27. 27. Kelps Forests  Kelp bed/forest: many individual kelps with fast-growing and intertwining stipes  colder waters of the North and South Pacific  harvested by chopping off the tops for the extraction of several natural products  among the richest, most productive environments in the marine realm
  28. 28. Kelp Forests
  29. 29. Other Brown Algae  Fucus  Sargassum
  30. 30. Red Algae  Rhodophyta  more species of red than green and brown combined  have red pigments called phycobillins  mask chlorophyll  most species are actually red
  31. 31. Red Algae  very few of the 4,000 species live in freshwater or soil  inhabit most shallow- water marine environments  harvested for food and for the extraction of various products
  32. 32. Red Algae  most filamentous, many branches with intricate patterns  increases light- gathering surface for the seaweed  dense clumps are more common  some have lost almost all traces of chlorophyll  became parasitic
  33. 33. Coralline Red Algae  red algae that deposit calcium carbonate within their cell walls  important to several marine environments  creates smooth or rough encrusting growths on rocks  actively involved in the formation and development of coral reefs
  34. 34. Other Red Algae  Palmaria  Chondrus
  35. 35. Nori
  36. 36. Nori  Japanese name for various edible seaweed species of red algae  The term nori also commonly used to refer to food products created from these “sea vegetables”
  37. 37. Nori  finished products are made by a shredding and rack- drying process that resembles paper-making  Japan, Korea and China are the current major producers valued up to $2 billion per year
  38. 38. Seaweed Reproduction
  39. 39. Seaweed Reproduction  usually asexual  fragments of the thallus can usually grow into new individuals  ex. sargassum
  40. 40. Seaweed Reproduction  some produce spores  typically one-celled, reproductive unit capable of giving rise to a new individual without sexual fusion
  41. 41. Sexual Reproduction  4 basic types of life histories:  diploid sporophyte  alternation of generation of three generations  animal-like reproduction  haploid thallus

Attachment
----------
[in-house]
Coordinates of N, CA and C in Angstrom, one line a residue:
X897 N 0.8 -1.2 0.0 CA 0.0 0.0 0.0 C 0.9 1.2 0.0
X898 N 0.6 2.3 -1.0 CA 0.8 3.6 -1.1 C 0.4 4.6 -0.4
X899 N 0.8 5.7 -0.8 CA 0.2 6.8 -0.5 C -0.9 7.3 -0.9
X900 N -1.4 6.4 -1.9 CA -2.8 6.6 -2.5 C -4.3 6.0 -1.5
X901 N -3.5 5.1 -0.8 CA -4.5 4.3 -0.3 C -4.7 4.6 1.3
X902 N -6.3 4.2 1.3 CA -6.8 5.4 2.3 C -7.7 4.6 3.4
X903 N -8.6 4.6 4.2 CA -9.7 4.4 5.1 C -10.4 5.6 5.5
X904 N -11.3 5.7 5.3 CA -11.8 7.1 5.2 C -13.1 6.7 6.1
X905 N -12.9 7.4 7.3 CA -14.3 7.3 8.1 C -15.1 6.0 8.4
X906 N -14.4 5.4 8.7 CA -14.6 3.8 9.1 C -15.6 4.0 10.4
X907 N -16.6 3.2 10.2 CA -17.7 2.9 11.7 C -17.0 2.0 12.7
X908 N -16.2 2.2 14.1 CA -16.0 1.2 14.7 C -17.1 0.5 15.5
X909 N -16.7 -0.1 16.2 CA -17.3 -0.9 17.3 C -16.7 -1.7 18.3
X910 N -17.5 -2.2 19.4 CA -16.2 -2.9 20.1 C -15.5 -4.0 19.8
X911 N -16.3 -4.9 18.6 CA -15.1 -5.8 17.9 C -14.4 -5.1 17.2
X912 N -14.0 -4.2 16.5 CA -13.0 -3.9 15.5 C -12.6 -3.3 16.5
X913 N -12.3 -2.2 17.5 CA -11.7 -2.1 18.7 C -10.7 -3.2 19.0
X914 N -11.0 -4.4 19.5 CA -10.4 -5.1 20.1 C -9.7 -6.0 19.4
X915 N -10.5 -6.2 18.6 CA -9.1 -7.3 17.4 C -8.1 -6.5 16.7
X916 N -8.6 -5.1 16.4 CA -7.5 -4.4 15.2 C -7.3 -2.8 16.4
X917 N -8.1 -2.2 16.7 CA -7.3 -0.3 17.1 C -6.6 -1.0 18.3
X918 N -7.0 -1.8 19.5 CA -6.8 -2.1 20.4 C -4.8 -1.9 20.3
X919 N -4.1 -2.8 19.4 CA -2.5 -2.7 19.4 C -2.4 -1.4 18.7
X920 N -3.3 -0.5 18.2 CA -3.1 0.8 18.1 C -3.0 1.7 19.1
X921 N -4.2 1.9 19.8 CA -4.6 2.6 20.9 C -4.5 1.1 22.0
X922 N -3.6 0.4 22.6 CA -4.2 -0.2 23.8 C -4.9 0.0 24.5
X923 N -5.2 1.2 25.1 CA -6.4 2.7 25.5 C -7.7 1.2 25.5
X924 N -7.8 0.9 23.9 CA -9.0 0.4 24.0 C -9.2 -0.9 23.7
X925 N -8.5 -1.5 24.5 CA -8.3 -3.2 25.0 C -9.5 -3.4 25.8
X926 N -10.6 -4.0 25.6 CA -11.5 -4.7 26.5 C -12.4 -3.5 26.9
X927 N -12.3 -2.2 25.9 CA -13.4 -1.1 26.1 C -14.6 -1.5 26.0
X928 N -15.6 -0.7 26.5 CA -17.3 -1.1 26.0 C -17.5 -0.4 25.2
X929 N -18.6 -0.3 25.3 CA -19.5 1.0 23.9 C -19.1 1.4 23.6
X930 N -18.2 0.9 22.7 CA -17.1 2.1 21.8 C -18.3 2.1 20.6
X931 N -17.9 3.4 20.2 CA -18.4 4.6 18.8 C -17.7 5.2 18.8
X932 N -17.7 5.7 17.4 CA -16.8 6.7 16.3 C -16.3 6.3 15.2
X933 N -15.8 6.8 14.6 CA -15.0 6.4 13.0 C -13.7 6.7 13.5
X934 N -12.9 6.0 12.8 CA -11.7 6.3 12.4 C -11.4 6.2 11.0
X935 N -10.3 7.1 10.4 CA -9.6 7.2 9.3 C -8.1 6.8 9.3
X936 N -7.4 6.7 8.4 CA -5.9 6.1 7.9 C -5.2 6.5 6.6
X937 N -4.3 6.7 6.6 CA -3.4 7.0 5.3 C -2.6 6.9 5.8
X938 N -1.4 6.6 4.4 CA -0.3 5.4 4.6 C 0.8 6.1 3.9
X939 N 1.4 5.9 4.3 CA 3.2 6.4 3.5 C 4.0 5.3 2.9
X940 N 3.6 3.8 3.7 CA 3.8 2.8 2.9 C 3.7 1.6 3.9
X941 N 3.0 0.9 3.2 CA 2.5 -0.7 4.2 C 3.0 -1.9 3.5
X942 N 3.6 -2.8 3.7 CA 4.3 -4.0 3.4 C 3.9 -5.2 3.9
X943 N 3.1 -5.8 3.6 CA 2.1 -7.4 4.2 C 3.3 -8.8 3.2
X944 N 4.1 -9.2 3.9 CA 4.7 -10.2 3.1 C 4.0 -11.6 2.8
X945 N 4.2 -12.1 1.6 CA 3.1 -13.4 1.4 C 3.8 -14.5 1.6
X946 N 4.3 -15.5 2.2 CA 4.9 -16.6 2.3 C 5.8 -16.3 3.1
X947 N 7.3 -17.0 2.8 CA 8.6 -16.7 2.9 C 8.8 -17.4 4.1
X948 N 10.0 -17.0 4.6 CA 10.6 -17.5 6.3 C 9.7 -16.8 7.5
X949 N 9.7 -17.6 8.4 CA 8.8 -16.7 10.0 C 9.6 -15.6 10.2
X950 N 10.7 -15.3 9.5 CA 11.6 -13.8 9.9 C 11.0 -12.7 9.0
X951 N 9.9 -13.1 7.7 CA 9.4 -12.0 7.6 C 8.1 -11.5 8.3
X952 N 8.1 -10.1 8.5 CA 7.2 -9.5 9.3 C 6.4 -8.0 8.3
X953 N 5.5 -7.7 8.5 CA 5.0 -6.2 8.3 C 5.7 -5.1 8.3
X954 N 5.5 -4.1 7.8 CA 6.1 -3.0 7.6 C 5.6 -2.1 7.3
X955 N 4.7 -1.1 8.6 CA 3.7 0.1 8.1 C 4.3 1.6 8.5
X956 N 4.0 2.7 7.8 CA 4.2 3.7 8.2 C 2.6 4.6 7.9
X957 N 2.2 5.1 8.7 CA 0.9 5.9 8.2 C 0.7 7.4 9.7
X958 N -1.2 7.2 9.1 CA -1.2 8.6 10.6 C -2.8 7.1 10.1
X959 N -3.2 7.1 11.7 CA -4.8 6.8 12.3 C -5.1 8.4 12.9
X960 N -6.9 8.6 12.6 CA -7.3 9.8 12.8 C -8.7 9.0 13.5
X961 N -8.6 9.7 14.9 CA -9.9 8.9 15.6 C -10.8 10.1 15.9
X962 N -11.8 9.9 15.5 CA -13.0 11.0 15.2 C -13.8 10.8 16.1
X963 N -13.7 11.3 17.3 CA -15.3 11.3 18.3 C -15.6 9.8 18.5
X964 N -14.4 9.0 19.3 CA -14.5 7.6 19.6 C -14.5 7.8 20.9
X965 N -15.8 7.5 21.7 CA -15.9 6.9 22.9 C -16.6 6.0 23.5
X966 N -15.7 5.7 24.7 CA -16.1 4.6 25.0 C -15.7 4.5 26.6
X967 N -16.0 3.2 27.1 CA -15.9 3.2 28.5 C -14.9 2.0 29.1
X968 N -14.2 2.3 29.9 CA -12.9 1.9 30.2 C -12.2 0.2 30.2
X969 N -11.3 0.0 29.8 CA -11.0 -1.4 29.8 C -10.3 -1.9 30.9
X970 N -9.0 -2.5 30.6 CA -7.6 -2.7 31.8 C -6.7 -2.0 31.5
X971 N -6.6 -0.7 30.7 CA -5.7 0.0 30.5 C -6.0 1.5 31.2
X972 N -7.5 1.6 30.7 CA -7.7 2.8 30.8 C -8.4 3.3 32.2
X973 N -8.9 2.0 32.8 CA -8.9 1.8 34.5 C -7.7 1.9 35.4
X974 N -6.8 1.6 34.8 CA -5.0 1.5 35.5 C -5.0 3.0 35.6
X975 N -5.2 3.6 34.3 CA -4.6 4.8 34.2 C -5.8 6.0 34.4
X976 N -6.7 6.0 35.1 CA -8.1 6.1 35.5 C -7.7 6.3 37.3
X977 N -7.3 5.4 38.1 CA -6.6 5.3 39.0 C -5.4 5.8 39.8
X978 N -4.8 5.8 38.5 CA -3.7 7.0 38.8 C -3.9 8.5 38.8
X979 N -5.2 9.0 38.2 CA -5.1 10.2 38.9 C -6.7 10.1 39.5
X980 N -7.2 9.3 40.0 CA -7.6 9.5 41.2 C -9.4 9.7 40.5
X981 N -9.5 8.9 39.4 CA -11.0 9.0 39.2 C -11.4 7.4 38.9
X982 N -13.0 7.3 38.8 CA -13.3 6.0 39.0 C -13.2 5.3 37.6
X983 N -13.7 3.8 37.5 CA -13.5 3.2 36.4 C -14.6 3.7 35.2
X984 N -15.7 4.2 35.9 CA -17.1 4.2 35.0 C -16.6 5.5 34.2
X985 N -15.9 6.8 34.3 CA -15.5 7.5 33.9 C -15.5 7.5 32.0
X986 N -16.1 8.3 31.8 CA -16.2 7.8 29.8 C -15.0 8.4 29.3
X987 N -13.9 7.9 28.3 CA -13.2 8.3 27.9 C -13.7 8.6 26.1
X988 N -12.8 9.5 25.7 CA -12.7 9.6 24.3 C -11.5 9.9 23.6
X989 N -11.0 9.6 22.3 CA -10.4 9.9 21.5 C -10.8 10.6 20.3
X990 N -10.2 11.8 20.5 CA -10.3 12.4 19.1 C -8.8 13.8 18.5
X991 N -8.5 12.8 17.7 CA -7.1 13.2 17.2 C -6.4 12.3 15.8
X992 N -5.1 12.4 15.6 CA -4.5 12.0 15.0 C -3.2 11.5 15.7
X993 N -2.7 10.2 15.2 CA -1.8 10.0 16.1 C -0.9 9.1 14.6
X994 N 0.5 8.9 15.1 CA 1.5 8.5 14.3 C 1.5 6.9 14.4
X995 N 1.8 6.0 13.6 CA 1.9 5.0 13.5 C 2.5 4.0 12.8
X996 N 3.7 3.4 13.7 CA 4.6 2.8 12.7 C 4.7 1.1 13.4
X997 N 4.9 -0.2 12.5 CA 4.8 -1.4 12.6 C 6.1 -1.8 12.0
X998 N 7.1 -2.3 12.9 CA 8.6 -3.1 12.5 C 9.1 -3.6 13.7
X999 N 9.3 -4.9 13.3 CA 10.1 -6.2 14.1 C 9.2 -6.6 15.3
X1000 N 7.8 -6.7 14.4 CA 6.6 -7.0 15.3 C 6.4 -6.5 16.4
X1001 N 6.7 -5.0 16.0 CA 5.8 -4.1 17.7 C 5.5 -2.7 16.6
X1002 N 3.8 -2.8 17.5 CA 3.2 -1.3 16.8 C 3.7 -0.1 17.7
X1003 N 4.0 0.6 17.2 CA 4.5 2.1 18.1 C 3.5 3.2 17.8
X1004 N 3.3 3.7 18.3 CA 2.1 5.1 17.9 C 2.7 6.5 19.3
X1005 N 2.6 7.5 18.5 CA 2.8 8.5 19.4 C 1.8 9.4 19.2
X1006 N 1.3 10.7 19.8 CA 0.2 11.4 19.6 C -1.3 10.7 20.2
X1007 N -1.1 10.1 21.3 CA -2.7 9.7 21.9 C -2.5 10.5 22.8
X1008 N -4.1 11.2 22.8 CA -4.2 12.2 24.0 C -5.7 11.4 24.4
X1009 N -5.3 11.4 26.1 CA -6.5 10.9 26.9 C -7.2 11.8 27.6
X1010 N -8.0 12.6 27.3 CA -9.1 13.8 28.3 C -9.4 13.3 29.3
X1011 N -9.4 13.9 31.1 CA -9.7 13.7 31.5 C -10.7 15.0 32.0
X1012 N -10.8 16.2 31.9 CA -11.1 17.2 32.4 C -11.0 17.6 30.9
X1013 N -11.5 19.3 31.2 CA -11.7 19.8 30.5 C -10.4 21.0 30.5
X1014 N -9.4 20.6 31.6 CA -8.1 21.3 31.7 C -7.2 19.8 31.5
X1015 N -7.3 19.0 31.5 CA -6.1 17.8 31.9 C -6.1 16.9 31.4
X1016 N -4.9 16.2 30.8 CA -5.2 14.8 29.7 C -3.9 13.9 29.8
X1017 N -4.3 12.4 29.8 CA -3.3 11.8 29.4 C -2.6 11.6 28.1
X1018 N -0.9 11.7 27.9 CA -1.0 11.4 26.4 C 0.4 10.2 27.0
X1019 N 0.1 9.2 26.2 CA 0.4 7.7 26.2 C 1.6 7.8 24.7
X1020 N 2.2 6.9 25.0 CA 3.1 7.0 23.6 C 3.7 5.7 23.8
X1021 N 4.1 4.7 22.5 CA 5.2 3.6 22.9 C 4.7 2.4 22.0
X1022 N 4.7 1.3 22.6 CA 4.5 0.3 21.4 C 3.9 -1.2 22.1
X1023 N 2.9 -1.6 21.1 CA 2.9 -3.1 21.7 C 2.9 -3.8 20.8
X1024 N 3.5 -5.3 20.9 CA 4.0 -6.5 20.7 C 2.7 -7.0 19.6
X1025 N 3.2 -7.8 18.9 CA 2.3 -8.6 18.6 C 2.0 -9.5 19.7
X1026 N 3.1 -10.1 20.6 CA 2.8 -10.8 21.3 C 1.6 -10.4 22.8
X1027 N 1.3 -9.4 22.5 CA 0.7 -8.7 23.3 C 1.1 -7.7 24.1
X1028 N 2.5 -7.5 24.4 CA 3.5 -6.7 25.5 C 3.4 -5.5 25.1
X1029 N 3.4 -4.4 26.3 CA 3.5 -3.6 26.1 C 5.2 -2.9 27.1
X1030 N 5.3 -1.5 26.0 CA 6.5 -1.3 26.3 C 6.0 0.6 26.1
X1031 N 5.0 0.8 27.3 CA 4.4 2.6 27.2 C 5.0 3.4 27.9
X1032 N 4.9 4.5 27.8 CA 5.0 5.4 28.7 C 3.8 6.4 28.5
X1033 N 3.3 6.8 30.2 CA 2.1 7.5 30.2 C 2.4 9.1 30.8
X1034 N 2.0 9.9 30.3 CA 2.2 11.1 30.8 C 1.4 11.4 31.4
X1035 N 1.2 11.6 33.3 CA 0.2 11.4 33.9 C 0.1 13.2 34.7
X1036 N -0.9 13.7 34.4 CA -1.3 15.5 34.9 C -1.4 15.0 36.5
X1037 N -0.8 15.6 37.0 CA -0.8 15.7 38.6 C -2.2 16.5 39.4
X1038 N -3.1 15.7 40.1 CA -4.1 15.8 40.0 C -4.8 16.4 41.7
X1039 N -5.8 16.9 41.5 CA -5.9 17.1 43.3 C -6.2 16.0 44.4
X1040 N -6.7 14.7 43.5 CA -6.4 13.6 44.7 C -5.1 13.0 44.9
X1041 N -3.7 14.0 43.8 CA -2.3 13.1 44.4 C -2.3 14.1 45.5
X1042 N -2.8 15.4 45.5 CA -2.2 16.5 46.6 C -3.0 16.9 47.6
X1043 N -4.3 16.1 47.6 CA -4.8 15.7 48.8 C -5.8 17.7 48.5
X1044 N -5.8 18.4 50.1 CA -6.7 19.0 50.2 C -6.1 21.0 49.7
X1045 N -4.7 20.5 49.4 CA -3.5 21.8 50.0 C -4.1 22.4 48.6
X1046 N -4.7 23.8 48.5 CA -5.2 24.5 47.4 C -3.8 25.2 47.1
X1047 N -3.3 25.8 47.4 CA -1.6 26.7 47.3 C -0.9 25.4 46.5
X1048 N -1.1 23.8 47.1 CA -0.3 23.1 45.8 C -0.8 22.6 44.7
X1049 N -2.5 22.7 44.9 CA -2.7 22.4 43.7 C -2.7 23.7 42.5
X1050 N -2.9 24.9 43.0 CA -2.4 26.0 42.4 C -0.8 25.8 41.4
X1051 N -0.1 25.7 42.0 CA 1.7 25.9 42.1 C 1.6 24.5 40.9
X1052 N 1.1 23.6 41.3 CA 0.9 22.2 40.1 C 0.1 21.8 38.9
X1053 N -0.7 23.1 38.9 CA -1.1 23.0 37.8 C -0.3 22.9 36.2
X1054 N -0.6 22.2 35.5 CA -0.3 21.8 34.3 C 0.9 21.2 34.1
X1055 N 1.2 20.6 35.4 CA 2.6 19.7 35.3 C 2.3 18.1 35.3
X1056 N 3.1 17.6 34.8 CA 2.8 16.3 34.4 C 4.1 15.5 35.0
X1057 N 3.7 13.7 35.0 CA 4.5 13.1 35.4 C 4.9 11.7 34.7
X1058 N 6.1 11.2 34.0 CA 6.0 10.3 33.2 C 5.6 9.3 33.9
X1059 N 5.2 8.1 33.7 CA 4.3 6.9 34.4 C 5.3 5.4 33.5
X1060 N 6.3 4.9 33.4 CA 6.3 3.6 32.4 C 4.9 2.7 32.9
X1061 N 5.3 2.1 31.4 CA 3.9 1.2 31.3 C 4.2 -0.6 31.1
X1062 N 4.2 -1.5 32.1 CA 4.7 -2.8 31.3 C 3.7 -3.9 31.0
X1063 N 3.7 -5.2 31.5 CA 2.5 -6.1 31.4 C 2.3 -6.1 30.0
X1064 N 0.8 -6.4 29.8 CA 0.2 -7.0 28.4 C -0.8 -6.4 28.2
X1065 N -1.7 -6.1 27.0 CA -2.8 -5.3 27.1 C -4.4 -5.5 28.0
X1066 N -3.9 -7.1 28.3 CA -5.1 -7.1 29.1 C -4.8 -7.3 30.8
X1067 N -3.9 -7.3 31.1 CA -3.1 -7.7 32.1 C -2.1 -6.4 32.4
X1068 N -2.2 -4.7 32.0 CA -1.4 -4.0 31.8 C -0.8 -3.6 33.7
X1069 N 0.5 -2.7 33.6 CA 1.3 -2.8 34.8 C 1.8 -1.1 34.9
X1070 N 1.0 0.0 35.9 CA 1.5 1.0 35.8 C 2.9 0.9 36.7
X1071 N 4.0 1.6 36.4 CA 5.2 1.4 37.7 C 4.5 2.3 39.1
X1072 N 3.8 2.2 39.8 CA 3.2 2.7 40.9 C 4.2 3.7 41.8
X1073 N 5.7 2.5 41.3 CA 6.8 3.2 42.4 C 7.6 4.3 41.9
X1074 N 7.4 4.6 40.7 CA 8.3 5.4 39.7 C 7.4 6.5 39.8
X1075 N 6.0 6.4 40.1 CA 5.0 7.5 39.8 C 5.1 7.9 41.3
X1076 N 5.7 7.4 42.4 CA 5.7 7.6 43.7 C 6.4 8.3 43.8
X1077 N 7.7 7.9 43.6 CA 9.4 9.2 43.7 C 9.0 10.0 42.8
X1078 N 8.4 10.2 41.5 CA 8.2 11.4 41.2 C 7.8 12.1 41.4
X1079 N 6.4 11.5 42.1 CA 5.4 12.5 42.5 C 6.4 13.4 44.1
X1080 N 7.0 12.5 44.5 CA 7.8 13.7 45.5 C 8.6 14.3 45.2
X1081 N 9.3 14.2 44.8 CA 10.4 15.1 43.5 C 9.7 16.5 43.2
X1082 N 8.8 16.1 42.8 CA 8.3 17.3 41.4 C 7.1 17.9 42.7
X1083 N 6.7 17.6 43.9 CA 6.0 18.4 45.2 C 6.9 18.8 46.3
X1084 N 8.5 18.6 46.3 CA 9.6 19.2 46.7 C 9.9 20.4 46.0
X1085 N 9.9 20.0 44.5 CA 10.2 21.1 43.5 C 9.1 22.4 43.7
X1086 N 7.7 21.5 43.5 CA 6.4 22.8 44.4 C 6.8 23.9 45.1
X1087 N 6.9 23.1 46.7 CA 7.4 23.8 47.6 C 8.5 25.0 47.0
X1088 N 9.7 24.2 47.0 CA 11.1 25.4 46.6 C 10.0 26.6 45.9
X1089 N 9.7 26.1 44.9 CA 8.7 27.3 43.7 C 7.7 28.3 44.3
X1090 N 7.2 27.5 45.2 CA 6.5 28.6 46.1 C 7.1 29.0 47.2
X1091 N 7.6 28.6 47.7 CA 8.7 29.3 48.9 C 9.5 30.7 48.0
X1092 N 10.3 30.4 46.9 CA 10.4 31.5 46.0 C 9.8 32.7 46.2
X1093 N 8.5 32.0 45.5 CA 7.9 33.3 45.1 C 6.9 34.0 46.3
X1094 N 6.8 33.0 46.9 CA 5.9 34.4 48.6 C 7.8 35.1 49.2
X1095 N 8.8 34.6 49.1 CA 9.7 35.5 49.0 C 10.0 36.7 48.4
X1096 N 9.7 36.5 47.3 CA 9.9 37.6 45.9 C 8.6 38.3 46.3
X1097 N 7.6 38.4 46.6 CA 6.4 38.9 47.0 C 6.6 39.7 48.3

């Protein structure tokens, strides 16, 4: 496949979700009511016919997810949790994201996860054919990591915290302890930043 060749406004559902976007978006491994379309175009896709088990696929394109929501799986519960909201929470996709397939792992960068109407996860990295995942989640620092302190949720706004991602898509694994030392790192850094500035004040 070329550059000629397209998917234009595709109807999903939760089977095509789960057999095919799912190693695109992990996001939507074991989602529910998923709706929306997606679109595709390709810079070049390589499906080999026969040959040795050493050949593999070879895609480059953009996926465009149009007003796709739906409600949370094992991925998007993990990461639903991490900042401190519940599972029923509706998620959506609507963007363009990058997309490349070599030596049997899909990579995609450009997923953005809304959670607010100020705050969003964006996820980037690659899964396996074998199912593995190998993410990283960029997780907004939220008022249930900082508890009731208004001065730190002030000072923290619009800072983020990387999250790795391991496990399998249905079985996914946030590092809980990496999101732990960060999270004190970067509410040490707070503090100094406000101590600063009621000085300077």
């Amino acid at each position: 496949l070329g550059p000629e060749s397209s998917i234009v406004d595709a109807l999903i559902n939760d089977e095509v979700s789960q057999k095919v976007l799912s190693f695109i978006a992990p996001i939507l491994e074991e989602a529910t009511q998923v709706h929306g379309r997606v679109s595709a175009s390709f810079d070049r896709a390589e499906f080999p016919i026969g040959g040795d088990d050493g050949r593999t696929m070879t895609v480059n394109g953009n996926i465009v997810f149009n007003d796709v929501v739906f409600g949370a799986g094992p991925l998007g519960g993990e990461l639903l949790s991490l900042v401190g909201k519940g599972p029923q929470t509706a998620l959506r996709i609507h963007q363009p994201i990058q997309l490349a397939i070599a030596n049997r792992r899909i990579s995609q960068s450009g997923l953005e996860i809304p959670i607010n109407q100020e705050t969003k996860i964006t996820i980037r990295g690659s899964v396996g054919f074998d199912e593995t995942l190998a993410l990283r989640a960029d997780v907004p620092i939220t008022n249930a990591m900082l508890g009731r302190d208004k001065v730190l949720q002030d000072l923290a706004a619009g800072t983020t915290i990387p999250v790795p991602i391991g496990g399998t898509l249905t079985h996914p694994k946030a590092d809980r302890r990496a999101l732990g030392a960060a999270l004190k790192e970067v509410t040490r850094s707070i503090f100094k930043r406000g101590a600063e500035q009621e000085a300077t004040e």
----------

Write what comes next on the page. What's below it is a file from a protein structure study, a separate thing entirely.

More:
42. 42. Sexual Reproduction  Factors affecting the number or quality of spores/gametes  amount of nutrients in the water  temperature of the surrounding environment  day length/amount of light received
  43. 43. Economic Importance
  44. 44. Economic Importance  mariculture: the farming of seaweed
  45. 45. Economic Importance  phycocolloids: gelatinous chemicals produced by seaweeds that are used in food production and product manufacturing  form viscous suspensions or gels (even at low concentrations)
  46. 46. Algin  stabilizer and emulsifier  keeps smooth  used in: ice cream, shampoos, dairy topping, cosmetics  major source is giant kelp  harvested in California
  47. 47. Carageenan  obtained from red algae like Irish moss  valued as an emulsifier  used in: dairy products, puddings,
  48. 48. Agar  jelly like substance  used to protect canned meats, in low calorie foods, laxatives, cosmetics  used as a medium in research  especially for DNA analysis  obtained from red algae
  49. 49. Angiosperms Flowering Plants
  50. 50. Angiosperms  have true roots, stems and leaves  specialized tissues  only seagrasses are truly marine
  51. 51. Angiosperms - Seagrasses  adapted to marine life  horizontal stems called rhizomes  pollen carried by currents  Eelgrass is the most commonly distributed
  52. 52. Angiosperms – Salt-Marsh Plants  Cordgrasses - true members of the grass family  not true marine plants, tolerant of salt  live in salt marshes and other soft-bottom environments  offer protection against erosion and provide natural water purification  Halophytes - salt tolerant plants  ex. pickle weed
  53. 53. Angiosperms - Mangroves  Trees and shrubs adapted to live along tropical and subtropical shores around the world  land plants that can tolerate salt  form lush forests in places like Florida  can survive in both fresh and salt water environments